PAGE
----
The Boston Freedom Trail

The Boston Freedom trail explores the integral role the city holds in regards to the American Revolution from the years 1765-1783. It is 2.5 miles long, winding between Boston Common and throughout Downtown Boston. The Trial navigates the audience to 16 pinnacle locations throughout Boston, churches and buildings a like. It is centred along a red paved road, creating an organised route which link together the historic gems of Boston.

The trail itself was established in 1951, at a time where the city’s colonial and revolutionary past were overshadowed by great political instability. However, over the forthcoming years the Freedom Trail played a vital role in the city’s attempt to regenerate itself. The city was able to project an image of an area which was was teeming with historic wealth. By 1953 the Trail was successfully attracting 40,000 people a year to Boston, with these numbers rapidly increasing every year.

As a visitor to the trial, it is hard to ignore the extent to which many citizens of Boston are greatly reliant on the Trail. Whilst you meandered along the red paved path you are met with a multitude of guides dressed in 18th-century attire, capitalising on the trails attractiveness to tourists such as myself. Needless to say, the guides add to the uniqueness of the trail, tastefully transporting the visitors back to the18th century as opposed to creating a mockery of the events leading towards revolution.

A select few of the sixteen sites explored within the trail are Boston common, USS Constitution in Charlestown, as well as a sample of explanatory ground markers, graveyards, notable churches and buildings, and a historic naval frigate. I considered the most compelling of these sites to be the Boston Common. Dating back to 1634, Boston Common is the oldest city park in the United States. In turn, it has been the epicentre for many political protests and demonstrations throughout each century. In 1775, the Common was used as a sanctuary for British troops. The British established camp on the Common prior to the Revolution, but the troops later abandoned camp, adopting colonial resistance at Lexington and Concord in April that year. The absence of the British thus allowed greater revolution attempts, resulting in American independence in 1781.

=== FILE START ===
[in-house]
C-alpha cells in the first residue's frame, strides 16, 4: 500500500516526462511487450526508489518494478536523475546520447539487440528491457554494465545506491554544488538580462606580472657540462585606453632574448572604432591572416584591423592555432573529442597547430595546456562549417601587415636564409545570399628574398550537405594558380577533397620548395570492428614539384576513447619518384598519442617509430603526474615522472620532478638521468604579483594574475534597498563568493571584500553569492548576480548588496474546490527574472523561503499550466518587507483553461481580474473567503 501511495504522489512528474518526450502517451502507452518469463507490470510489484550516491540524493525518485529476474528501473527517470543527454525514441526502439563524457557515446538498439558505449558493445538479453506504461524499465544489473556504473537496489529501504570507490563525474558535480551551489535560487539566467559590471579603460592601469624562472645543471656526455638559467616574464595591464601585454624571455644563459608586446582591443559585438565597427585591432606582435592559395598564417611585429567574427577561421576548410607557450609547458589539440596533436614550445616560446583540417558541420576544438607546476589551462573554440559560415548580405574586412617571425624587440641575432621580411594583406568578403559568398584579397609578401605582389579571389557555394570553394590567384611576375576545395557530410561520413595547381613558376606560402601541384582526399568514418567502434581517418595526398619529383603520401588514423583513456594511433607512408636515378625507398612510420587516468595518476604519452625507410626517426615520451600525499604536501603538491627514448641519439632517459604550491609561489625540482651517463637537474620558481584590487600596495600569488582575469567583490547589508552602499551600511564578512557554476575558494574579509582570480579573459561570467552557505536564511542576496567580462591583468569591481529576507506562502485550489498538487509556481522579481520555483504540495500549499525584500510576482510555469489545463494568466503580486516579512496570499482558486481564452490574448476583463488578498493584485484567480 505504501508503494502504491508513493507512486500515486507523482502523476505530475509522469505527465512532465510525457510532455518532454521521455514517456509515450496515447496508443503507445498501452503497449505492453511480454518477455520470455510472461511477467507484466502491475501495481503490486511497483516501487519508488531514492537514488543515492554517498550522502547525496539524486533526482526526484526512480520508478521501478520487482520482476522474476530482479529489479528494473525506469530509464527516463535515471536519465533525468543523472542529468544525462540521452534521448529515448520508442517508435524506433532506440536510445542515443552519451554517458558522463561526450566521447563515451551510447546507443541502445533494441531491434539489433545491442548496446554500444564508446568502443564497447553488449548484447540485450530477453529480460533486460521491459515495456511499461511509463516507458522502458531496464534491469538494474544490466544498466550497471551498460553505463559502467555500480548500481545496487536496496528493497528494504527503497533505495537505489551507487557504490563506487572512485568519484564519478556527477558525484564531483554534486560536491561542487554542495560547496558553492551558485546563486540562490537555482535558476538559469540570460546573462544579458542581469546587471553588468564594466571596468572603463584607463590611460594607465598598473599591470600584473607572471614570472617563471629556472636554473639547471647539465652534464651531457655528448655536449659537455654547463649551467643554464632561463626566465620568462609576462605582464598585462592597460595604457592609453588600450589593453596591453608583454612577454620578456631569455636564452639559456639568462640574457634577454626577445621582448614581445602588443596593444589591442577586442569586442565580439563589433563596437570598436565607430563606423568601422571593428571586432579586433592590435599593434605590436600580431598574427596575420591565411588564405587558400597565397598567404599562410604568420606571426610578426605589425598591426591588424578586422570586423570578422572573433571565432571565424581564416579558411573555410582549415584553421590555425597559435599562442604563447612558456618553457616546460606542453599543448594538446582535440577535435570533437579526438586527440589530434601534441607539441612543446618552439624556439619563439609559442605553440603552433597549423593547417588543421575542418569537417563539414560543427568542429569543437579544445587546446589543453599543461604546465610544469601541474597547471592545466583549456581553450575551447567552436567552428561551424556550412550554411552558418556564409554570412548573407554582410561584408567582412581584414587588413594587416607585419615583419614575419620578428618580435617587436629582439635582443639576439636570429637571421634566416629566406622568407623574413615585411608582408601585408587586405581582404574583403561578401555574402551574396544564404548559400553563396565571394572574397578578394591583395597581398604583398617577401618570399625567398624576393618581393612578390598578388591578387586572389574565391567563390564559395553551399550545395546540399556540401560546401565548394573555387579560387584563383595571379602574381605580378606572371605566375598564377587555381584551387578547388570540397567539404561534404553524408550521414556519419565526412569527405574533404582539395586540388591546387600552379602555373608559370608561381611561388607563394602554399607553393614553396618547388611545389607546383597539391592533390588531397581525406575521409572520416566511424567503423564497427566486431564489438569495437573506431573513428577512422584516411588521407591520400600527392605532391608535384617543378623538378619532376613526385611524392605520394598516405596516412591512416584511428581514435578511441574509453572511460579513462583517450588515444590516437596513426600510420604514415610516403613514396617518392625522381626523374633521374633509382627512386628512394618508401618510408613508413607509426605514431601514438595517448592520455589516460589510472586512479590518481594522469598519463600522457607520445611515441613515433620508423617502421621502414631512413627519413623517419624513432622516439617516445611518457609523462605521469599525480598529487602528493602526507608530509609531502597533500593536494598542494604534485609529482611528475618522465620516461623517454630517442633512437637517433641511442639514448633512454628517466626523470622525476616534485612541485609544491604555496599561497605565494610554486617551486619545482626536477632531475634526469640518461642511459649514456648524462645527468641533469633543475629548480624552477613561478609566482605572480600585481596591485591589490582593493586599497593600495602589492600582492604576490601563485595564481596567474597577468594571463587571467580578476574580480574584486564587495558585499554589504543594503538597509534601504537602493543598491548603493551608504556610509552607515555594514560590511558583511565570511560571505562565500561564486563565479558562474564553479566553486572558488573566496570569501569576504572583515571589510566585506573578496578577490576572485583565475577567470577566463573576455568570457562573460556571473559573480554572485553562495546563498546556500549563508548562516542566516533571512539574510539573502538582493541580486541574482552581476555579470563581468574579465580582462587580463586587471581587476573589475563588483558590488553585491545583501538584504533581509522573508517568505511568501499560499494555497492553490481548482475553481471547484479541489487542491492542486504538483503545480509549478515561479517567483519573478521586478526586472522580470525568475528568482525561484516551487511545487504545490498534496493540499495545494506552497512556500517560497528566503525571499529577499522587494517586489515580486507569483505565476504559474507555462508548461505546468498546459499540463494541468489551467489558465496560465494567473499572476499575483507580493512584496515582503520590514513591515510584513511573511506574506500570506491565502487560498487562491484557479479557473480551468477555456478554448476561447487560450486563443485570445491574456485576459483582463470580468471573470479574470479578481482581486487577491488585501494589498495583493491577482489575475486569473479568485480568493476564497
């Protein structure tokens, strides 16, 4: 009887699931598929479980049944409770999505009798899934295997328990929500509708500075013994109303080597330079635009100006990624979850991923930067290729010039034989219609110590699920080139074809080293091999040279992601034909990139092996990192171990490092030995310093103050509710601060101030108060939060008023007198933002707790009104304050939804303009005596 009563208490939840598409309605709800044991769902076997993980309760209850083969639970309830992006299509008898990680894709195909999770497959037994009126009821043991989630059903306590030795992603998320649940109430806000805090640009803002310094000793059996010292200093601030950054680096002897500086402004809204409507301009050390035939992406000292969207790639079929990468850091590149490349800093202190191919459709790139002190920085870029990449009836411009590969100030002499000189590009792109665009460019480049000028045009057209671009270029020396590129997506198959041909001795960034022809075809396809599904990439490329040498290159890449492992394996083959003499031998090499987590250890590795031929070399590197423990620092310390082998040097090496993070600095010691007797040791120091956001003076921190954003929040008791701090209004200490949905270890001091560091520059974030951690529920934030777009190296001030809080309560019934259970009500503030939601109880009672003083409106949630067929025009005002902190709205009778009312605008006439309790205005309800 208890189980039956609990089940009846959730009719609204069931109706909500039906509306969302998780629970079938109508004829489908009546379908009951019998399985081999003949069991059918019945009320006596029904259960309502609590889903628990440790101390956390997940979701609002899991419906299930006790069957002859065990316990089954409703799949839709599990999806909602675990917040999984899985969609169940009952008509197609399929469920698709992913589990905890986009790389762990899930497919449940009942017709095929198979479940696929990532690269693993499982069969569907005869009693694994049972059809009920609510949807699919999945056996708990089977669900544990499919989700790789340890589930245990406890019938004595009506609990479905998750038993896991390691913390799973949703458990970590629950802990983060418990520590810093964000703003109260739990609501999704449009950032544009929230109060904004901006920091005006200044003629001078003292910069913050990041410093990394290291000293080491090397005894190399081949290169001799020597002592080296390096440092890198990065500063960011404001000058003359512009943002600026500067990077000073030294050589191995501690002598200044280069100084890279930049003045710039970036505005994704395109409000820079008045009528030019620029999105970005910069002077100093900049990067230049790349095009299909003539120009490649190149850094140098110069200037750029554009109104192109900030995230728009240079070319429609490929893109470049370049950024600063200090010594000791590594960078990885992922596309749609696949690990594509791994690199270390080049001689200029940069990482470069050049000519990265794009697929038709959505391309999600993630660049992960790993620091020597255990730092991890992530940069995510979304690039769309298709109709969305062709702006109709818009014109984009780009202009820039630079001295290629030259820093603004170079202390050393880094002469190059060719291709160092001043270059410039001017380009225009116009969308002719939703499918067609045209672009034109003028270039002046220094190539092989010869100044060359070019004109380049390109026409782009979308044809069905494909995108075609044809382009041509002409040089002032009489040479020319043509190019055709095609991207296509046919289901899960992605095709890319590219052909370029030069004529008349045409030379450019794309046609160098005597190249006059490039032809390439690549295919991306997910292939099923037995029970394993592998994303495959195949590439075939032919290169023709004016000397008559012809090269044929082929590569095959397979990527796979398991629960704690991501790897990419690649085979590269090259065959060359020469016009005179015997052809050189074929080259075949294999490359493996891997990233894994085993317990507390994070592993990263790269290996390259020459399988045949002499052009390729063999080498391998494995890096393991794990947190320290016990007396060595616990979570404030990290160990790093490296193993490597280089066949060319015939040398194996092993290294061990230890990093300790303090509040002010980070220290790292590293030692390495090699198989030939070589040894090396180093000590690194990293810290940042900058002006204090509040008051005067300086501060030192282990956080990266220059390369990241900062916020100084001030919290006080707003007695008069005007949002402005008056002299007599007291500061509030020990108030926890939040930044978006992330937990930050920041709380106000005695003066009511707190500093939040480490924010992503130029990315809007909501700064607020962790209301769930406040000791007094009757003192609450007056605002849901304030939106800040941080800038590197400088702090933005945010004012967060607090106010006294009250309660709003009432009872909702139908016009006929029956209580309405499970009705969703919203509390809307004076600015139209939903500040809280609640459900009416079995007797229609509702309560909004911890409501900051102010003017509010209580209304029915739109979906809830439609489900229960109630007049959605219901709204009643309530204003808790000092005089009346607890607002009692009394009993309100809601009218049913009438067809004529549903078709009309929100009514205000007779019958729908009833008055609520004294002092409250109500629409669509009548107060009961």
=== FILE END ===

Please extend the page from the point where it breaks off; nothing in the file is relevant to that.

Standing on the Common, it is hard not to recreate an image of thousands of revolutionaries marching the land, declaring revolution and subsequent independence from the British.

The Freedom Trail allows visitors to truly comprehend the historic significance of many buildings and churches within the Trail. I, myself, found it hard not to feel an emotional connection towards the trail, as you become so greatly immersed within the events that consequently lead to the outbreak of revolution. After I have explored the Trail, I am itching to return to find out more about the rich history of this historic city of Boston.

By Katy Morrison

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